Different parents react in different ways when it comes to their children and pornography. Some treat it in a matter-of-fact manner while others respond with more emotion and can find themselves on the brink of utter despair. Guard yourself against those depths of despair. While this situation is difficult and painful, it does not mean the world is ending; it does not necessarily mean your children are unsaved and certainly does not mean they are unsaveable. By looking at porn they have opened up a window to their heart and you now have the opportunity to address it in a helpful way. Despair will only interfere with your ability to do this effectively.

Be Careful with Shame

There may be a tendency to compound shame upon shame, to want to ensure that your kids are feeling the shame they ought to feel. But be careful with shame. Our goal is to have the Holy Spirit convict your children of their guilt more than to have mom and dad make them feel a deep shame. It is very possible that you are feeling embarrassed or feeling a sense of failure as a parent, and this may lead you to be harsher than you ought to be. Your goal is not to convict your children of their shame before mom and dad, but to assist the Holy Spirit as he convicts them of their guilt before God.

Ask Questions

Whatever else you do, you need to communicate with your kids. It is easy for a parent to assume he knows why his children have been looking at pornography, but I’ve learned over the years that there are a host of reasons. Some children look at porn purely out of lust and curiosity; some do it primarily to fuel masturbation; some do it out of a desire to be disobedient and act out against the authority figures in their life; some do it out of a response to abuse they’ve suffered in the past. Where the temptation will be to bludgeon your children with reasons they should not look at porn, your time will be spent far more effectively if you are able to slow down, ask lots of questions, and engage them in conversation. Find out what the allure is. Find out what need it seems to be meeting. Prepare for uncomfortable discussions about topics you don’t want to discuss, like masturbation and even abuse. Don’t let their bad behavior distract you from addressing their hearts.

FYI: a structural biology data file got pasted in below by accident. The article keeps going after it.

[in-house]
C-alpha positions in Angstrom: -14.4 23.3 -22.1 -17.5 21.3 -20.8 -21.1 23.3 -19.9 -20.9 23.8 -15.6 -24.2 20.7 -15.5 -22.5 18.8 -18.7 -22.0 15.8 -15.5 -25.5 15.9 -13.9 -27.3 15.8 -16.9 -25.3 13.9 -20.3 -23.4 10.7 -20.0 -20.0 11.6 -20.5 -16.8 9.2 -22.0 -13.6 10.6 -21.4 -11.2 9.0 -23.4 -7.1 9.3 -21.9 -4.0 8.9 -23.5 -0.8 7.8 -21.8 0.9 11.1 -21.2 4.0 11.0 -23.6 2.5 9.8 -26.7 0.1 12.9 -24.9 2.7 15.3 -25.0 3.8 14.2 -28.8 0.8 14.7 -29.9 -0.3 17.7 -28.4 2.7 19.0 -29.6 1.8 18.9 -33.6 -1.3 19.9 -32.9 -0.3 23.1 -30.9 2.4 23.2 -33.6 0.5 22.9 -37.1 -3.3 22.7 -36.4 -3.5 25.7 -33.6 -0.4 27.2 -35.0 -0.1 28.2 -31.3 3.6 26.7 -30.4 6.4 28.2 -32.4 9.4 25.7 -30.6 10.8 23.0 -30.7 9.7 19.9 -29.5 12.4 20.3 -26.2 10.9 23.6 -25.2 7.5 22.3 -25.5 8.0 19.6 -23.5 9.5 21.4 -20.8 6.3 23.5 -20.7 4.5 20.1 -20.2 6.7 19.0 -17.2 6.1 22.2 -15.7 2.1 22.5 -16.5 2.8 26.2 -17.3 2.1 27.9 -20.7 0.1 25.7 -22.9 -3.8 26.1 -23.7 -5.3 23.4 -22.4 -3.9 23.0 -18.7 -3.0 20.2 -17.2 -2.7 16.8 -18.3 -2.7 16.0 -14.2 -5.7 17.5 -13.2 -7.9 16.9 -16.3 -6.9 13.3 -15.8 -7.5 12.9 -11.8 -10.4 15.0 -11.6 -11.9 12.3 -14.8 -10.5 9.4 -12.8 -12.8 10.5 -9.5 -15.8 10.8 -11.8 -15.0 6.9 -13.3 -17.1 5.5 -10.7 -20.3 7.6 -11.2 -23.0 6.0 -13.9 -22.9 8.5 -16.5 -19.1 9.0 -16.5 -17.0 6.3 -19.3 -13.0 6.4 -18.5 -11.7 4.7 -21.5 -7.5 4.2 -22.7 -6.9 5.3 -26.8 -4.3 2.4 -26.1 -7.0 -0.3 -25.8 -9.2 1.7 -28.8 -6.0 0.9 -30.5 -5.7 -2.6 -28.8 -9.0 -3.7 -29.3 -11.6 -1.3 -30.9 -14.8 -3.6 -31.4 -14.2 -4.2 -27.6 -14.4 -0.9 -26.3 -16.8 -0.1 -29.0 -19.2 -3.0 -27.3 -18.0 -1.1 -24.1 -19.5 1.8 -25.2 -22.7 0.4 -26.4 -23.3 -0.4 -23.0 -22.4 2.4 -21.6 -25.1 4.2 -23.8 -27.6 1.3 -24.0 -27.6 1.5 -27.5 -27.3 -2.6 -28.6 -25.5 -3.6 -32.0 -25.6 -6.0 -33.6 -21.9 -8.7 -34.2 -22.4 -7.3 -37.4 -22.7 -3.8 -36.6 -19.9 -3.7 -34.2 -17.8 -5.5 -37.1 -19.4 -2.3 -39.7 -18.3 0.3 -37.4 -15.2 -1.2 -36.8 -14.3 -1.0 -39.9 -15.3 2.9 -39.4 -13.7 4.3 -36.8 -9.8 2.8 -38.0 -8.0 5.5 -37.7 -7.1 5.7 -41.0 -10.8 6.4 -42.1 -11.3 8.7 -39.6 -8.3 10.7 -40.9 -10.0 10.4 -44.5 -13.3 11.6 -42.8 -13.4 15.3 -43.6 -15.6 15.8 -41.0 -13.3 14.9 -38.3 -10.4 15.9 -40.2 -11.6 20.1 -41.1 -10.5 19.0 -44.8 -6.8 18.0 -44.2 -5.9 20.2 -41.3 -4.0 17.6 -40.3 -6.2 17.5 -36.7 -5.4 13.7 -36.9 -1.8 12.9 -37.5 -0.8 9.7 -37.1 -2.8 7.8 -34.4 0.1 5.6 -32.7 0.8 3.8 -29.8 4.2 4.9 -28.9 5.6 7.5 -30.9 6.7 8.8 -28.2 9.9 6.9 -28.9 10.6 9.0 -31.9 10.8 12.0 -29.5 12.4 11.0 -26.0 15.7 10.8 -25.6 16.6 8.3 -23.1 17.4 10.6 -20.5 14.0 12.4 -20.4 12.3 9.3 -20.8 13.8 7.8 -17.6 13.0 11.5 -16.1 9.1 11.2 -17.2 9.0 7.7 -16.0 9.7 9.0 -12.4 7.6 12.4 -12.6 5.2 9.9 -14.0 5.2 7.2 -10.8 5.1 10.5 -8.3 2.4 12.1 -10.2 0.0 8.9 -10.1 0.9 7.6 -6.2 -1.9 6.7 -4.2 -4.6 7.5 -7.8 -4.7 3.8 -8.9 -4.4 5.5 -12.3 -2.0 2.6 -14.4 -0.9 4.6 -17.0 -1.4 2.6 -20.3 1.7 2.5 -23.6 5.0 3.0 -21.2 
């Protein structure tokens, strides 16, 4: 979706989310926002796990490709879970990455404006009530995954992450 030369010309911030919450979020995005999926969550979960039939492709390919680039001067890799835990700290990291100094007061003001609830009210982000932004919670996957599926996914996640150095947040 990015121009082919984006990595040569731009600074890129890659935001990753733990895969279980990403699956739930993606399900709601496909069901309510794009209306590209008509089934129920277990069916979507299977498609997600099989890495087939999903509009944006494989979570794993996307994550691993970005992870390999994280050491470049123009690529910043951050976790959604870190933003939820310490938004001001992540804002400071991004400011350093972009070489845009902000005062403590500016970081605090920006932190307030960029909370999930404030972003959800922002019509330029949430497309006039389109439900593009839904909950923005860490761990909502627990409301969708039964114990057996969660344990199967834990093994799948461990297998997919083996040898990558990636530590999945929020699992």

Go to the Gospel

I said earlier that by looking at pornography your children have opened up a window into their hearts. They’ve opened it up and shone a spotlight onto a particular sin. They’ve shown that they are dissatisfied, that they are lustful, that they are disobedient to God and to their parents. And that’s just who the gospel is for—for the dissatisfied and lustful and disobedient. All of this presents a powerful opportunity to get straight to the gospel. The gospel offers them forgiveness, but it also offers them hope that they can overcome this sin, that they can be rescued from the guilt of the sin, that they can find a deeper and more lasting satisfaction than what pornography promises. As always, the heart is the heart of the matter.

Plead With Them

I believe that as a parent you have many opportunities to teach your children, but only a few opportunities to really plead with them. This is a time to plead with them, to plead for their lives and to plead for their souls. You are older and wiser than your children, you understand the Bible more than your children, and you know the long-term cost of a commitment to sexual sin. If ever there is a time to plead with them for their life and for their souls, this is it. Allow Solomon to give you your words:

April 14, 2014

Here are some new Kindle deals: An Approach to Extended Memorization of Scripture by Andrew Davis ($0.99); Francis Chan’s books are on sale: Multiply ($4.99), Erasing Hell ($3.82), Forgotten God ($4.99), Crazy Love ($4.99). Preaching the Cross by the Together for the Gospel speakers ($3.99); Atheism Remix by Al Mohler ($1.99); The Gospel and Personal Evangelism by Mark Dever ($0.99); Truth Endures by John MacArthur ($3.99).

The Final Days of Jesus - This is from the Crossway blog: “In this week’s video series, well-known New Testament scholars explore the background and significance of the history-shaping events that occurred during Jesus’s last week on earth.”